- 1. Do not use antifreeze intended for cars
- 2. Use the correct Glycol for your application and product
- 3. Only use inhibited glycol in your chiller
- 4. Don’t mix different types of glycol
- 5. Check environmental regulations surrounding your equipment
- 6. Use the correct dosage of Glycol
- 7. Mixing Glycol with the right water
GLYCOL – WHY DO I NEED TO USE IT IN MY CHILLER IN THE FIRST PLACE?
If your cooling system operates at below 6°C, or is based in a location where the ambient temperature can approach 0°C, Glycol provides protection against the water in the pipework of the system freezing. This will cause the unit to operate inefficiently and could cause the pipework to burst damaging your equipment and stopping your process in its tracks.
If you’re completely new to the application of Glycol and need a reference for the future, you will find below a few vital points to keep in mind when selecting the right Glycol for your unit.
1. Do not use antifreeze intended for cars!
Automotive Antifreeze is formulated specifically for use in automotive engines which operate at much higher temperatures. It is therefore unable to maintain the levels of heat transfer required for a chiller.
Automotive Glycol can also contain other non-glycol chemicals, including alcohol or glycerin. These differences can lead to clogging in your system’s pipework, causing your unit to under perform and fail over time. Automotive Glycol might be more readily available, but you should always buy Glycol from a specialist provider.
2. Use the correct Glycol for your application and product
You should consider toxicity as a major factor when purchasing Glycol, because depending on what product you produce or service you provide, the Glycol will need to meet minimum toxicity requirements. If you’re working in an industry that does create products that are consumed, an ethylene-based Glycol, such as Flowcool IG will likely be suitable.
If you’re in the Food and Beverage industry or an industry where the user will come into frequent contact with the system, it’s a legal requirement that the Glycol used is food safe (propylene based) to ensure that no risk is posed to your customers. Check with your supplier to ensure that the Glycol they are providing has been tested by a reputable body, such as the National Sanitary Foundation, to ensure that it is compliant and safe.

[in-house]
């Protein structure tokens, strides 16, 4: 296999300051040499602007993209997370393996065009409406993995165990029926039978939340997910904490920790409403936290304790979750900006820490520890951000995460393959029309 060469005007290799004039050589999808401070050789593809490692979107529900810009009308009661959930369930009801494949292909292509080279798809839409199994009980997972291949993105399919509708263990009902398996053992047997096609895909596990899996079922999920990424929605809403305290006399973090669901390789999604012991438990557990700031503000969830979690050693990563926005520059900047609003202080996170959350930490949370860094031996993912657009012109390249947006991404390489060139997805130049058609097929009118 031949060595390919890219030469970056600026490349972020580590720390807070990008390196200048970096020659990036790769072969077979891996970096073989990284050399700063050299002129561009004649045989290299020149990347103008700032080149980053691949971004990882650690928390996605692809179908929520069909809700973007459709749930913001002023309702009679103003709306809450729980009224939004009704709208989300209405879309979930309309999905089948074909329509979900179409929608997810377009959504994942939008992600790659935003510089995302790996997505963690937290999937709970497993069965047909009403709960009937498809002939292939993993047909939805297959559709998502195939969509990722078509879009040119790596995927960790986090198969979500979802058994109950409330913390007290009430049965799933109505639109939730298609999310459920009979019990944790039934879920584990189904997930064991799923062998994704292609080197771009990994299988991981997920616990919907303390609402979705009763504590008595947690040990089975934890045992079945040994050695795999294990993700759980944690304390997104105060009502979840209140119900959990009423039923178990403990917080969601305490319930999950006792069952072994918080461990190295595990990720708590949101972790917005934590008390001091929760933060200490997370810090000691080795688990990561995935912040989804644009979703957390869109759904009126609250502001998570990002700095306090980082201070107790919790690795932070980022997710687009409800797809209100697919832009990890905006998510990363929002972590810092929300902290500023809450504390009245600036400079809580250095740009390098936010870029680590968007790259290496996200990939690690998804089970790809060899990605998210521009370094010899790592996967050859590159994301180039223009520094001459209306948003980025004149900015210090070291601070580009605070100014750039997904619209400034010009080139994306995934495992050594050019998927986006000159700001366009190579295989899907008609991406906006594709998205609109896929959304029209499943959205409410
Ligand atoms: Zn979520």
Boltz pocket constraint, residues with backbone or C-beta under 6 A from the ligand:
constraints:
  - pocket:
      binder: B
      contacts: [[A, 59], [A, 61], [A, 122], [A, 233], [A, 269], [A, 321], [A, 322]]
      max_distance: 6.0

3. Only use inhibited Glycol in your chiller
Glycol, due to its chemical composition is corrosive to metal in its uninhibited form, meaning it will cause the internal pipework in your chiller to corrode, scale and rust – sometimes too quickly to be noticed before there’s a problem. By using inhibited Glycol, (which contains inhibitors that bind to the internal pipework of your system), a thin molecular layer will be created that protects your system but doesn’t effect your system’s efficiency.
4. Don’t mix different types of glycol
Because of the chemical differences and variances in formula between brands, it is important that you not only use the correct type of Glycol, but also the same brand. Failure to maintain consistency can cause the inhibitors in the formula to stop working. This will clog up your pipework because of incompatibility.
5. Check environmental regulations surrounding your equipment
Every aspect of manufacturing is under scrutiny by environmental agencies. Chiller water systems are no different due to the danger they pose to the environment. Much like refrigerants, Glycol and its environmental impact is under constant scrutiny. Ensure that you have an environmentally responsible plan for storage and disposal of Glycol or you could face a fine.
6. Use the correct dosage of Glycol
It is important to ensure that you use the correct concentration of Glycol for your unit. Too little can lead to bacteria growth or freezing in the pipes – which will cause damage to the internal pipework of your system. Too much Glycol can lead to the fluid in your unit becoming thicker than the internal pump can handle. This can damage your equipment and lower its lifecycle. Concentrations over a certain threshold can even cause the freezing temperature of the liquid to rise. This can reverse the benefit of using Glycol in the first place.
7. Mixing Glycol with the right water
Many businesses use water that comes directly from the tap or ground mains. These can contain deposits – that are invisible to the human eye – or additives such as fluoride that can interact poorly with the Glycol and internal systems of the unit. This can shorten their lifespan and increase the cost of servicing the unit.
Because of the above issues, it’s recommended that you use “pure” water that has been distilled, demineralized, deionized or reverse osmosised. This is a process that removes the salt in the water of your system and will reduce the unpredictability associated with tap water.
If you’re still unsure about the correct type and dosage of Glycol in your system, please phone the ICS Service Department, who will be happy to talk you through the options available on 0800 774 7406.